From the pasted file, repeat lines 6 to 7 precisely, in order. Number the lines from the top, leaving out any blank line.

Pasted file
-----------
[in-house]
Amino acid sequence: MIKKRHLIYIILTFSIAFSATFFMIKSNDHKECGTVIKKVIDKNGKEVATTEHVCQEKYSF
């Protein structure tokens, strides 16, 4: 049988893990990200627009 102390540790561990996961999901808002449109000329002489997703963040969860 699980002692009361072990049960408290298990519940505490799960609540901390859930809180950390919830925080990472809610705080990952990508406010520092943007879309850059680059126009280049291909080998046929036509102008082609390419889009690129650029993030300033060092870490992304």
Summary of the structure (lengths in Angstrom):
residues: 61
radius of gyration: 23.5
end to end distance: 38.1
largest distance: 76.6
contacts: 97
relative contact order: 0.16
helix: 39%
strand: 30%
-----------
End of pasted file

radius of gyration: 23.5
end to end distance: 38.1